Maybe you selected a song to learn, purchased it, and have spent hours looking at it while practicing. Maybe you found some old pieces of sheet music in a piano bench. Have you ever give stopped to think how that page of music was printed? There were — and still are — multiple ways to create a page of music, but I’m talking about how to make a fine edition “back in the day.” Before computer printing, before mistakes could be corrected by a couple of keystrokes, before songs could be created without a true knowledge of the language of music, there were craftsman. These artists prepared zinc or pewter plates for the printing press by engraving them with small hand tools and dies, all with the steady hand of a surgeon and the discerning eye of an artist.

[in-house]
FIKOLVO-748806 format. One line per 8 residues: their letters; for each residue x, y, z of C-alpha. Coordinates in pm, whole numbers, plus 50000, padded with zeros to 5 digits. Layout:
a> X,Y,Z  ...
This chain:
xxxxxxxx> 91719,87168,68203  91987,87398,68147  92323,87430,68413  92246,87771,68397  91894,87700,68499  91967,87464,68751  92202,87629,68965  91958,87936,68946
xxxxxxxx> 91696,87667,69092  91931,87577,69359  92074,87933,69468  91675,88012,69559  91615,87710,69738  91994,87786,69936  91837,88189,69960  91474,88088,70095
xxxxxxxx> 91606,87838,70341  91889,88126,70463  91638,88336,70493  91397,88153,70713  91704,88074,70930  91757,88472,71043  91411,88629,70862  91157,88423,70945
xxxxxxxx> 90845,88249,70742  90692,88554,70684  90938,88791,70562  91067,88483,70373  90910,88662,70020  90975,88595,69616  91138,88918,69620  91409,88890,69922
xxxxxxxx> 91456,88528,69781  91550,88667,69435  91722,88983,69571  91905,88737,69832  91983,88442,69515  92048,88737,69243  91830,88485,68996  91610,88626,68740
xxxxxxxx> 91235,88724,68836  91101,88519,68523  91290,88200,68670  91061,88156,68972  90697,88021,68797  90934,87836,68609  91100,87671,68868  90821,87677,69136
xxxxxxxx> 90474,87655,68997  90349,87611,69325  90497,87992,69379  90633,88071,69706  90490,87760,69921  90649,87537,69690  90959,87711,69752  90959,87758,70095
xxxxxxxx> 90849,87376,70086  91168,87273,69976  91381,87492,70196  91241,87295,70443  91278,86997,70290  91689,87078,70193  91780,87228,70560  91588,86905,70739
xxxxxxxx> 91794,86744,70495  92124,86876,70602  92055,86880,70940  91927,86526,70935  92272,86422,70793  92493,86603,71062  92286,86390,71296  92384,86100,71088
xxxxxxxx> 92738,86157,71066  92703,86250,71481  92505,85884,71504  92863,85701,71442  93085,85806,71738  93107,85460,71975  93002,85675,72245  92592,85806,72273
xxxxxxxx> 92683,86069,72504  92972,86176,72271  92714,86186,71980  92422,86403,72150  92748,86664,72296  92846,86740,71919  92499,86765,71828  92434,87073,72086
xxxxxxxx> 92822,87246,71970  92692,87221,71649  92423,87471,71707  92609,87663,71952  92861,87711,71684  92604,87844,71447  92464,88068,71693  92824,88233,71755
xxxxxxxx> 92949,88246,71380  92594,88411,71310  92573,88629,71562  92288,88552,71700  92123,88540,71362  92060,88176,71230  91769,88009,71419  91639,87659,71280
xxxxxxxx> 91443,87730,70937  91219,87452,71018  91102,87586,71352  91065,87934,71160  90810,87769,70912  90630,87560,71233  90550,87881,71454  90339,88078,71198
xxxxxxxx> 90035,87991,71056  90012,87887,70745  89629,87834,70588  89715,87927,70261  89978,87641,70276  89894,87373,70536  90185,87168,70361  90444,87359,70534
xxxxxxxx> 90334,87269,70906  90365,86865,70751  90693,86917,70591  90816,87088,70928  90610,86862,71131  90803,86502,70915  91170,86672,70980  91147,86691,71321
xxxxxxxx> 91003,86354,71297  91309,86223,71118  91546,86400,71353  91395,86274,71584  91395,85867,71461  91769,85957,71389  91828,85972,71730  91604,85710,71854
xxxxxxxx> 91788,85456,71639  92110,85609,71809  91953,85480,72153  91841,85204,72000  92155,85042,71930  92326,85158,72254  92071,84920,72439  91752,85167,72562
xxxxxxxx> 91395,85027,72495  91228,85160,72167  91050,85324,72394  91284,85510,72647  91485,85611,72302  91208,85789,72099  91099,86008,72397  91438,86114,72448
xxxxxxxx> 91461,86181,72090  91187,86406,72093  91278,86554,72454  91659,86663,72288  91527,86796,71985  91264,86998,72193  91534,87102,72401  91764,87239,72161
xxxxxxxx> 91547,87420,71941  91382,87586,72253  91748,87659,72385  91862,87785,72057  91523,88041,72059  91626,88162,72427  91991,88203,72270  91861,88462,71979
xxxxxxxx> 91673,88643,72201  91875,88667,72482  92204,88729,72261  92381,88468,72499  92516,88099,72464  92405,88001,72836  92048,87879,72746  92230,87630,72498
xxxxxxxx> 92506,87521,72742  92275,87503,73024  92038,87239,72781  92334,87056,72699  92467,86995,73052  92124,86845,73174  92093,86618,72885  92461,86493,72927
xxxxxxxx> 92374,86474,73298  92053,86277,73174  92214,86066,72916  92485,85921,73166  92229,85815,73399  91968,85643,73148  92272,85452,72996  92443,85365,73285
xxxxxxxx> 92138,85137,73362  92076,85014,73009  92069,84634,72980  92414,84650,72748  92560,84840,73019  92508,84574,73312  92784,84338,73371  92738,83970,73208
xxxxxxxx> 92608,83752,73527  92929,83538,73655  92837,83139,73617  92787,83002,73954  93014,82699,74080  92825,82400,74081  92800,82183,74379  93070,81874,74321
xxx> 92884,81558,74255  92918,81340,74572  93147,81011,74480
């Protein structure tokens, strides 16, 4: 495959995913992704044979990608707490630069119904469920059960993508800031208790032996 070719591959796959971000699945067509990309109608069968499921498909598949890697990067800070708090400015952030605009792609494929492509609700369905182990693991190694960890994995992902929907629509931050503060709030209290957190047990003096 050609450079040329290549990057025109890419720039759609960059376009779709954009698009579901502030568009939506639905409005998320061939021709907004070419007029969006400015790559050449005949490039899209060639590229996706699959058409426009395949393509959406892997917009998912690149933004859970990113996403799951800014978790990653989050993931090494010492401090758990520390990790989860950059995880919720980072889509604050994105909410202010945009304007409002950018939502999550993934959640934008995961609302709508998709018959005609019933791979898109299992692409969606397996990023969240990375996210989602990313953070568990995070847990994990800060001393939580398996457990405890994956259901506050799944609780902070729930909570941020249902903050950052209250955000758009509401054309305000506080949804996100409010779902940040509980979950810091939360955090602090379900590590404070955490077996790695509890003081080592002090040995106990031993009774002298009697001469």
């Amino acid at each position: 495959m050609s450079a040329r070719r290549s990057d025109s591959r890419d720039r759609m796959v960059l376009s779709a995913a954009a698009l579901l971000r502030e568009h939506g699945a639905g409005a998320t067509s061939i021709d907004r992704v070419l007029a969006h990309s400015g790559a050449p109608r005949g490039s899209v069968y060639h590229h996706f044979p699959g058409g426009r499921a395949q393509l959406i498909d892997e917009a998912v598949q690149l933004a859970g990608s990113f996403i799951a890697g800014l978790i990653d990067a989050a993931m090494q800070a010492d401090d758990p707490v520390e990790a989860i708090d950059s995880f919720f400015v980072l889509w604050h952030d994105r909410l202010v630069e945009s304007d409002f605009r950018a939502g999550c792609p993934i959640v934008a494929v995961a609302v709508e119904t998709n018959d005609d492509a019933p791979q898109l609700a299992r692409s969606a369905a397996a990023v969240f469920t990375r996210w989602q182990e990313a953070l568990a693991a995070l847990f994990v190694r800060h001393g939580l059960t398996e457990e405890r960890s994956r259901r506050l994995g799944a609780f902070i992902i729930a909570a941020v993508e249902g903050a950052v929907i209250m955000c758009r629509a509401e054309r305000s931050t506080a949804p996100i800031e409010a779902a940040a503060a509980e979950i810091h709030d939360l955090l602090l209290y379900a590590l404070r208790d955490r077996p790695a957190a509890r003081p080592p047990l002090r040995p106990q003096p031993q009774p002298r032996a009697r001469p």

This video shows one of the last of these craftsman engraving a metal plate. Remember, everything is done by hand…and as a mirror image of the final product.
For further reading, the book “Metal plate printing: a treatise on printing in the lithographic manner from zinc and aluminum plates,” published in 1910, has a wealth of information. You can find the book here.
Cover Photo: Engraved Metal Plates, for the printing of sheet music, c. 1930’s. From the University of Illinois Music and Performing Arts Library’s Special Collections. Photo taken on 13 Mar, 2014 by C.E. Crane.